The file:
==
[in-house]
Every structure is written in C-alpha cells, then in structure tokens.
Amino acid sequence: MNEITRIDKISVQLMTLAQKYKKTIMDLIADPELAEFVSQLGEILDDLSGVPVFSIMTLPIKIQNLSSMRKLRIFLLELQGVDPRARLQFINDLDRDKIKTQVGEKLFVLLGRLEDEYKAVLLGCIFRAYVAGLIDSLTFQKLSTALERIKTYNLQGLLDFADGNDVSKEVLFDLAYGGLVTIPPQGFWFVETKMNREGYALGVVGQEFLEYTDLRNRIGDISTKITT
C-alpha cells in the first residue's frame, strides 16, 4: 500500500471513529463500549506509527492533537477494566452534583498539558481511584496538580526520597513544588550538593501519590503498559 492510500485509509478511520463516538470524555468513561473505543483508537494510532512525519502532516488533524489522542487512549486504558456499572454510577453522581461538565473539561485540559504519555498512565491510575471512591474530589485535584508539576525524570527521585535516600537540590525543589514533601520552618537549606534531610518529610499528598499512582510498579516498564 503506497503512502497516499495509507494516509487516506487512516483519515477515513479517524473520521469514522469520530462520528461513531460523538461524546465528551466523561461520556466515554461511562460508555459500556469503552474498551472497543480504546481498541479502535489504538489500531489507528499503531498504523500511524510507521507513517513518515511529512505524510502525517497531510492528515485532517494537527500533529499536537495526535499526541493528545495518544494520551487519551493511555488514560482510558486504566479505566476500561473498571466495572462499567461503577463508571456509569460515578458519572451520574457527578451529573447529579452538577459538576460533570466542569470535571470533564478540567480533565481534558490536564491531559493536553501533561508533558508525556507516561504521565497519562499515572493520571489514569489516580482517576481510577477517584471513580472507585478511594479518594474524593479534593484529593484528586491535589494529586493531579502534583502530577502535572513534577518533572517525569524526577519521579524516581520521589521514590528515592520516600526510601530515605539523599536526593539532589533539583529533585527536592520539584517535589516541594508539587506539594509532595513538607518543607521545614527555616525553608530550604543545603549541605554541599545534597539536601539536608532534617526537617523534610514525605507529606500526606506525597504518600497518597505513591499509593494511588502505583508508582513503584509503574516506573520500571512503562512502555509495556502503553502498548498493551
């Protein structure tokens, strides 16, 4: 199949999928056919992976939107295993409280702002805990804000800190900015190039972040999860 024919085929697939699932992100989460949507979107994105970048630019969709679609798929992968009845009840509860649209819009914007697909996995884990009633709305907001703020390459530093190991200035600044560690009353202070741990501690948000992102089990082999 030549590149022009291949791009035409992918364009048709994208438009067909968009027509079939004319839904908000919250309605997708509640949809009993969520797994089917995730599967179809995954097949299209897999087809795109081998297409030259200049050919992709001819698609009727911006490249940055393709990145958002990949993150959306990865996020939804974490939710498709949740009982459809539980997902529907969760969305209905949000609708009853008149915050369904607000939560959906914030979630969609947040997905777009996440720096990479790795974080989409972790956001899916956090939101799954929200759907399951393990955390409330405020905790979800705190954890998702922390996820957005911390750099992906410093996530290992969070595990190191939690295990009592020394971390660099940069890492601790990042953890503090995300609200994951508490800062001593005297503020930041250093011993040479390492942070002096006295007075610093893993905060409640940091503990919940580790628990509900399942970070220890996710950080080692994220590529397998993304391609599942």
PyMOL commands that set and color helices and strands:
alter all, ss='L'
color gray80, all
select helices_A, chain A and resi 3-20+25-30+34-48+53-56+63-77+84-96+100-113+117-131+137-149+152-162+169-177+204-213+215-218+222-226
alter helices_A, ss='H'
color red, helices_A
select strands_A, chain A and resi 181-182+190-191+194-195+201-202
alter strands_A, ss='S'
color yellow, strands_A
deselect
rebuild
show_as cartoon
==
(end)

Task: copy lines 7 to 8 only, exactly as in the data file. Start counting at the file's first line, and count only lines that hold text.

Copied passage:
alter all, ss='L'
color gray80, all